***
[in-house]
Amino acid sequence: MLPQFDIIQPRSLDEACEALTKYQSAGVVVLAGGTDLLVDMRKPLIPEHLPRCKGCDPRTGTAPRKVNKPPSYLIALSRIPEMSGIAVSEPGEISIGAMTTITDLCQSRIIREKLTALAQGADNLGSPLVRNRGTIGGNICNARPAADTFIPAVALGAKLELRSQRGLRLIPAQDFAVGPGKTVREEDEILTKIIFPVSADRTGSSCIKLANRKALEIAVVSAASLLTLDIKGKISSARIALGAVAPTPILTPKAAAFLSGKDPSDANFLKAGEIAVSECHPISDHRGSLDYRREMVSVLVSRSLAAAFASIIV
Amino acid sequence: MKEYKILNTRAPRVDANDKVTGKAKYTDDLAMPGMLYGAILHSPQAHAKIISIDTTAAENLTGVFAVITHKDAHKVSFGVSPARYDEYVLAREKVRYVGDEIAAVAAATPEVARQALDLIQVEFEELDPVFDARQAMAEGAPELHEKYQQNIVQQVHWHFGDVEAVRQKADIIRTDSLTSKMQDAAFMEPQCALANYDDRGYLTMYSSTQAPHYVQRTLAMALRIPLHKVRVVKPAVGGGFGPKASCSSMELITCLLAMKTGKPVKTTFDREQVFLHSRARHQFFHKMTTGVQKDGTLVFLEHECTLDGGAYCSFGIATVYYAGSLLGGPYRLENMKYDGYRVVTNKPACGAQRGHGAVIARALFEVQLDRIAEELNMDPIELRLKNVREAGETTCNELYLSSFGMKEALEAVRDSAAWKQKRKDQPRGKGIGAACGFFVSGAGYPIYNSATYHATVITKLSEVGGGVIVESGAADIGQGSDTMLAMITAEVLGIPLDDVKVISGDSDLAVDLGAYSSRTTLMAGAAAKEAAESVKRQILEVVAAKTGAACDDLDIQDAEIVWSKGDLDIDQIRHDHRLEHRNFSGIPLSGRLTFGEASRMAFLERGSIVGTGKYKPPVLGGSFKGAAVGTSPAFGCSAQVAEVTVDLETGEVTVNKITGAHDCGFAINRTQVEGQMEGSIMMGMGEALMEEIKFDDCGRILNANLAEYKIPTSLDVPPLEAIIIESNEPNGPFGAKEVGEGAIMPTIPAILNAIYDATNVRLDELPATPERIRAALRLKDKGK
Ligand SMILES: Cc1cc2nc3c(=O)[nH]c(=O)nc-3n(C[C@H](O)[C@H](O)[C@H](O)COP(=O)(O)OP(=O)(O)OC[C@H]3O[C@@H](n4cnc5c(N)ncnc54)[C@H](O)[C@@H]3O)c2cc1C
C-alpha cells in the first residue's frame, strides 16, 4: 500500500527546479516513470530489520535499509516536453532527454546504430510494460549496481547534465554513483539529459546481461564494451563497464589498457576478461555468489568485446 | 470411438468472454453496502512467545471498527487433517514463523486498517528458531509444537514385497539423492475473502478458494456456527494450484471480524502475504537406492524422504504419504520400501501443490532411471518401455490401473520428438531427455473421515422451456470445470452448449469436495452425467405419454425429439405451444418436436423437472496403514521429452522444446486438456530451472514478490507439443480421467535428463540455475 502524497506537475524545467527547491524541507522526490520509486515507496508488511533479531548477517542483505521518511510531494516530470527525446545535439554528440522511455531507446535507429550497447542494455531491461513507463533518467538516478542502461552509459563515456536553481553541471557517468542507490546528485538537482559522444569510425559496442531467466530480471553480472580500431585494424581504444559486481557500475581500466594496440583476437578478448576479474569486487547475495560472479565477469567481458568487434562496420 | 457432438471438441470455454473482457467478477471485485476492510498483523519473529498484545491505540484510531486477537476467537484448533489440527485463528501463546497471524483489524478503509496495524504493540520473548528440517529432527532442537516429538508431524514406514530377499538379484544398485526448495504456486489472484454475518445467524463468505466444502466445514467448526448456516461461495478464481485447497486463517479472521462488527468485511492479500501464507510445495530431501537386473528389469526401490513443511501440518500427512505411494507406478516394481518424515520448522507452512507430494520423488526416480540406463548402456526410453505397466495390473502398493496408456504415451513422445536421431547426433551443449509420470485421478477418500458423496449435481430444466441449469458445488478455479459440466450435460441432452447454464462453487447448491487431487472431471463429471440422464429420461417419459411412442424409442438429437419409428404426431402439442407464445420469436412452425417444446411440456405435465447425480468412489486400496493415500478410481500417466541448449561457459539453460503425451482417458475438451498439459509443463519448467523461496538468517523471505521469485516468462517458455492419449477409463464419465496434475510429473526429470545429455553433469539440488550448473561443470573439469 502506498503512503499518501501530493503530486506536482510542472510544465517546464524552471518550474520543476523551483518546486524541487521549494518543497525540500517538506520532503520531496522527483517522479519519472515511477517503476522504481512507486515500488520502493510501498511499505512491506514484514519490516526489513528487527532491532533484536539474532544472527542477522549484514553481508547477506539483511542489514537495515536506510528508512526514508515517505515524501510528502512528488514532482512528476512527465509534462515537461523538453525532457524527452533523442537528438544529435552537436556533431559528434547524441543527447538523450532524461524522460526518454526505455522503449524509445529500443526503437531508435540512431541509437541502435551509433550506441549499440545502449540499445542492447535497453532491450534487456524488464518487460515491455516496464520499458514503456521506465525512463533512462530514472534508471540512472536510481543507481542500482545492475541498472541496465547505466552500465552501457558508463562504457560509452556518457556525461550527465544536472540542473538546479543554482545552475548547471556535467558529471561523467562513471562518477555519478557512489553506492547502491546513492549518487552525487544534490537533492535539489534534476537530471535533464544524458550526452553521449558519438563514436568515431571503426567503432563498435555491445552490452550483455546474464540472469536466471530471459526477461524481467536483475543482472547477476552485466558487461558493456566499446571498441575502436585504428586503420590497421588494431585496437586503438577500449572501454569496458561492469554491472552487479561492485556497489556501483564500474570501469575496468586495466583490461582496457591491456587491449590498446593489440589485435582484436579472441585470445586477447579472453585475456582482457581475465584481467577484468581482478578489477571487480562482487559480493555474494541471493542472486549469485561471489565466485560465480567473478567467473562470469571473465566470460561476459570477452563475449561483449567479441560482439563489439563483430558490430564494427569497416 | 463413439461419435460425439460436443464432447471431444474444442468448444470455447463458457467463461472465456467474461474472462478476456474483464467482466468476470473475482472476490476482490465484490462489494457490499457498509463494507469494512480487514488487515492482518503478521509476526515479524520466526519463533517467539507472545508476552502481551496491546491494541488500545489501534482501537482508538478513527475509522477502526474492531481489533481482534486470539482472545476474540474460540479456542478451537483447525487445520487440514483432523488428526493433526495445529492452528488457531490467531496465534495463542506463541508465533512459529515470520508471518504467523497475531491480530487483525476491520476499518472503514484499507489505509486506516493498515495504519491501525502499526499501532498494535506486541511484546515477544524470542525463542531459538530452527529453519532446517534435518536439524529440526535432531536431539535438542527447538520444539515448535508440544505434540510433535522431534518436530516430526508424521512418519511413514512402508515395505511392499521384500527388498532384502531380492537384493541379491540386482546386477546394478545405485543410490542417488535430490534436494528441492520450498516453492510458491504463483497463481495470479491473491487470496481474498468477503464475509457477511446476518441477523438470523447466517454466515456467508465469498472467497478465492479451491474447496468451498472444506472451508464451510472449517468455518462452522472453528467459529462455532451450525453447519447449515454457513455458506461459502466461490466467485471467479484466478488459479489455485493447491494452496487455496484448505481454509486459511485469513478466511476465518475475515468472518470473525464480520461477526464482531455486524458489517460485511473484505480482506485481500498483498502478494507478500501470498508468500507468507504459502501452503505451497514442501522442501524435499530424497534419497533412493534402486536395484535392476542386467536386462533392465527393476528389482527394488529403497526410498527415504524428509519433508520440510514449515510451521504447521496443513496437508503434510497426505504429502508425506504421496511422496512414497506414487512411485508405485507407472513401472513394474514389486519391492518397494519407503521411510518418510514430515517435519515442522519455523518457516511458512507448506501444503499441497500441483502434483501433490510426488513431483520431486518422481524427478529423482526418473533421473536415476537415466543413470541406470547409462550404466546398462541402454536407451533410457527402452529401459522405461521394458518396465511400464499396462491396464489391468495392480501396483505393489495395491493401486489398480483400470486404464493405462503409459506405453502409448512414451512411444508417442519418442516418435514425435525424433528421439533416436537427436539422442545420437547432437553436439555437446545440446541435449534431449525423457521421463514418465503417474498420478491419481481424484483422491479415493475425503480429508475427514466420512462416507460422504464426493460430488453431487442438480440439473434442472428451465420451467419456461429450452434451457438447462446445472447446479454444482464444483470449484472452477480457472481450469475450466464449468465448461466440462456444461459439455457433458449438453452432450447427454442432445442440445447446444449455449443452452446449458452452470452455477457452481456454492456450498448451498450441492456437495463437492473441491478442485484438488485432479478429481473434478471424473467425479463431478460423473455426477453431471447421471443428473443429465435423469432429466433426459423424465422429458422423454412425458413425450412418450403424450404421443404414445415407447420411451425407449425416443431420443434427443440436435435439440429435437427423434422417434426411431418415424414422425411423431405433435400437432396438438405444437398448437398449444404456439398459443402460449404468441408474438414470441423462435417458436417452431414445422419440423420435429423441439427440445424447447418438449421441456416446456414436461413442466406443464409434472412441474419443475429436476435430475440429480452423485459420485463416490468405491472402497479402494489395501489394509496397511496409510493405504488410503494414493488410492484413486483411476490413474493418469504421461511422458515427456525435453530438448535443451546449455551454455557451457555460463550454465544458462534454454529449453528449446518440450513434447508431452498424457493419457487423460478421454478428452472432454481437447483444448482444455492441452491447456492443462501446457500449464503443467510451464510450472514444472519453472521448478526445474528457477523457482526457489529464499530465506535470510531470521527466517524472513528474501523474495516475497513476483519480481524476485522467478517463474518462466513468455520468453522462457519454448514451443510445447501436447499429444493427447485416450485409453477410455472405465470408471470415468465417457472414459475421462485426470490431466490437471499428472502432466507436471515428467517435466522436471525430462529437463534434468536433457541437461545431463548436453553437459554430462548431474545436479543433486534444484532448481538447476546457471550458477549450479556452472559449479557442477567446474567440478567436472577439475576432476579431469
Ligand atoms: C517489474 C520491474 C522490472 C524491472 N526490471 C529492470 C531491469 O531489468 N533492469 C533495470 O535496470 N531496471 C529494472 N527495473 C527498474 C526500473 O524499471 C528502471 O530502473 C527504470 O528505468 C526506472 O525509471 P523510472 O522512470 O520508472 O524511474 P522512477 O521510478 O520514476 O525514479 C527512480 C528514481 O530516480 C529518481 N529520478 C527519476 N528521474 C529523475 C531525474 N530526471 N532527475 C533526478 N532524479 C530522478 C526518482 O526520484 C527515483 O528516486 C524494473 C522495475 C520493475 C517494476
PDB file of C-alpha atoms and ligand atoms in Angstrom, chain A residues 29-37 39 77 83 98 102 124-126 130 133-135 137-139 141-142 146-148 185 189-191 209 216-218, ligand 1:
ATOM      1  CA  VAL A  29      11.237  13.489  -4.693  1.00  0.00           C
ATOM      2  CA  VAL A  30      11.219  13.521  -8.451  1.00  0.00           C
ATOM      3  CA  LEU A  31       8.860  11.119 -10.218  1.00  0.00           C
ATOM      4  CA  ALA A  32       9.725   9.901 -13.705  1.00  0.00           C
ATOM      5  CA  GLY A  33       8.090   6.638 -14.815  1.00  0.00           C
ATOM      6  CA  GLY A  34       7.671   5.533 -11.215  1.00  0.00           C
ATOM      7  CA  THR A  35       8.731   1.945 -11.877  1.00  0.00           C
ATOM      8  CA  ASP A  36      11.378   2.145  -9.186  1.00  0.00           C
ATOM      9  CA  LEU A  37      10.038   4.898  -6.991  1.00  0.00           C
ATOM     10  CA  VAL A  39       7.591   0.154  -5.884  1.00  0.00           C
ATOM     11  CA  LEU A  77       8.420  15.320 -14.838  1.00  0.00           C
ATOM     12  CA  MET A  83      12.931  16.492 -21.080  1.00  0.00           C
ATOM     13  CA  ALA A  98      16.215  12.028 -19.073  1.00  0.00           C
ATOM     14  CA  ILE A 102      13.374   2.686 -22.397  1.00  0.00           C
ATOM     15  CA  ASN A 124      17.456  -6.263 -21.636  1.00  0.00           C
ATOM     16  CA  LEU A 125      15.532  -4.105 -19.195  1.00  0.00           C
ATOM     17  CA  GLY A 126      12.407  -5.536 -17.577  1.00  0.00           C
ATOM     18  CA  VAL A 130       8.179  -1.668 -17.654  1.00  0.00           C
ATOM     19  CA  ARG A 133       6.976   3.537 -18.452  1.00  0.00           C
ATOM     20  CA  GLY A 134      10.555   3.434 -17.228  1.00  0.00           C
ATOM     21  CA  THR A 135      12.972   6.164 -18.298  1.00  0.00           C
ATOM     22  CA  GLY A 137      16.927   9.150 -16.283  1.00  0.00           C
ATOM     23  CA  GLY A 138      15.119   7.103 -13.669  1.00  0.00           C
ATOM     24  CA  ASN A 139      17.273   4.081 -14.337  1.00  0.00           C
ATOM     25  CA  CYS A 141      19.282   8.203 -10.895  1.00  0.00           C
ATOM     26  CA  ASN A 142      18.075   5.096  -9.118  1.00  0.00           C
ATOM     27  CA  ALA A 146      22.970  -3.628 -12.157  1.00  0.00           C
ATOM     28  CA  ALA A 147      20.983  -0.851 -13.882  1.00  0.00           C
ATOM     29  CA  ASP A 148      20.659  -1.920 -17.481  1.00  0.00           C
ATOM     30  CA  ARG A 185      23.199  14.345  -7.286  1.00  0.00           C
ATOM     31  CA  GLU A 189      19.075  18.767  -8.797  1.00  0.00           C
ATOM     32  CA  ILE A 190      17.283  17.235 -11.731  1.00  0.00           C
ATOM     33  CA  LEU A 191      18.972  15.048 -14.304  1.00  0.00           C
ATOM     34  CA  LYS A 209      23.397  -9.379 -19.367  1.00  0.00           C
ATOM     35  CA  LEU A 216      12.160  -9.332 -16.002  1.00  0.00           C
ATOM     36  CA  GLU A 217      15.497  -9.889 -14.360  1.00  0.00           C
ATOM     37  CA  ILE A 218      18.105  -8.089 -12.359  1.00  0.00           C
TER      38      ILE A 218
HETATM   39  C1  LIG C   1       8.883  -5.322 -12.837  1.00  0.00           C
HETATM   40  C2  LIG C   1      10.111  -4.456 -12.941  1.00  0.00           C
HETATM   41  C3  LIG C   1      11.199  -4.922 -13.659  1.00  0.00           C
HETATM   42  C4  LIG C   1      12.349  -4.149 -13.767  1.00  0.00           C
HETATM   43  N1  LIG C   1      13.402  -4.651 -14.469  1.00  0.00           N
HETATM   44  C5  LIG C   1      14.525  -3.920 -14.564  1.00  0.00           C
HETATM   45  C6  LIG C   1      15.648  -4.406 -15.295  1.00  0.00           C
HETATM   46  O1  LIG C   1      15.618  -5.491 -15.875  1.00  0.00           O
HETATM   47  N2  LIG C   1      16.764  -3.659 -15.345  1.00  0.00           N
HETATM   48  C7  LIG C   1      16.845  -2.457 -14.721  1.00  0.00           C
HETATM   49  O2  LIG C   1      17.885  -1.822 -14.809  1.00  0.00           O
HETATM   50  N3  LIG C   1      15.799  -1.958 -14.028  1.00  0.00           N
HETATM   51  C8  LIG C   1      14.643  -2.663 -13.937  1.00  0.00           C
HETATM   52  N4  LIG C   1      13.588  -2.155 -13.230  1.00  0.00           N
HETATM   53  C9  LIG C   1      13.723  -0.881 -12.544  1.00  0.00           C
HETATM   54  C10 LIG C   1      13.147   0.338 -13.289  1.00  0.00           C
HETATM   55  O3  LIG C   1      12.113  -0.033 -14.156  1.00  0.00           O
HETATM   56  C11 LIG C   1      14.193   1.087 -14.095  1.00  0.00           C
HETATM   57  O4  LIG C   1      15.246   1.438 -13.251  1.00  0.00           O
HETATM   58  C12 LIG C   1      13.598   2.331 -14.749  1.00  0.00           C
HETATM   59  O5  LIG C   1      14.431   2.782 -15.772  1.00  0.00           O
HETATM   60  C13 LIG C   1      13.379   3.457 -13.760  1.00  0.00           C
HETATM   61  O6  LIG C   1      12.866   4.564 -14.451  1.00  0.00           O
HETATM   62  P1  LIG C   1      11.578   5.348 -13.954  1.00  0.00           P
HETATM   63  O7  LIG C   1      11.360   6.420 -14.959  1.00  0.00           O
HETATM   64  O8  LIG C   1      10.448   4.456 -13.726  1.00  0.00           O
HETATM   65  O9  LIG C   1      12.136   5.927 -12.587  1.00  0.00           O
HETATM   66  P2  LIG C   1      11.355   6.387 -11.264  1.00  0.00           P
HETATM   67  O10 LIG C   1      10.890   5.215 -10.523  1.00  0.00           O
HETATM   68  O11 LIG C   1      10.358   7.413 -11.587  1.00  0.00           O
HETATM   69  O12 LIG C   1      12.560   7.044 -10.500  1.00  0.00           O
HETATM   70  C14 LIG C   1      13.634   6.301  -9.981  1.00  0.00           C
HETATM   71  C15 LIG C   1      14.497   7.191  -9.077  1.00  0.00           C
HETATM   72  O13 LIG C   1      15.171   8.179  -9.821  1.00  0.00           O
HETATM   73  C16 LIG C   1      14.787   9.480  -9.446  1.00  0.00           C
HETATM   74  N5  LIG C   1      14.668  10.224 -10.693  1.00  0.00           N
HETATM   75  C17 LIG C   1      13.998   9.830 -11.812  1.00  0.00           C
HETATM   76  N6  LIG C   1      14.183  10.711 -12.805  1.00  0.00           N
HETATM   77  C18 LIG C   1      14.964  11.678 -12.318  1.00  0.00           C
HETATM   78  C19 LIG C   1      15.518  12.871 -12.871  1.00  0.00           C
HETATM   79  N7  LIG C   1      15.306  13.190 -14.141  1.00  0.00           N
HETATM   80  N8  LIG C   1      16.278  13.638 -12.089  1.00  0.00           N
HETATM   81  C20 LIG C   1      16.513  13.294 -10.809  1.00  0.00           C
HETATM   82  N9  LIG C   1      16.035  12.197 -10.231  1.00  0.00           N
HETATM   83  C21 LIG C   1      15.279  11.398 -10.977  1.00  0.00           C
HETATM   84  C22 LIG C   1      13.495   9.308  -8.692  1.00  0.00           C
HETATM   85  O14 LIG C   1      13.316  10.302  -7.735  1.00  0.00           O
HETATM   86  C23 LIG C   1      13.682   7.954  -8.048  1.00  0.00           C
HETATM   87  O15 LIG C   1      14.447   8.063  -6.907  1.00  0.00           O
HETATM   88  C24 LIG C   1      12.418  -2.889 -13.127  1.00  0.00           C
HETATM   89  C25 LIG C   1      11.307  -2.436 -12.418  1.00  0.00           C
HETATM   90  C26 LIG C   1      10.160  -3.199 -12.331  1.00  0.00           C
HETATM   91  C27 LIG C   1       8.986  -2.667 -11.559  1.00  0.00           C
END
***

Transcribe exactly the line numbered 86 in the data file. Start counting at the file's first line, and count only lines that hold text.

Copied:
HETATM   79  N7  LIG C   1      15.306  13.190 -14.141  1.00  0.00           N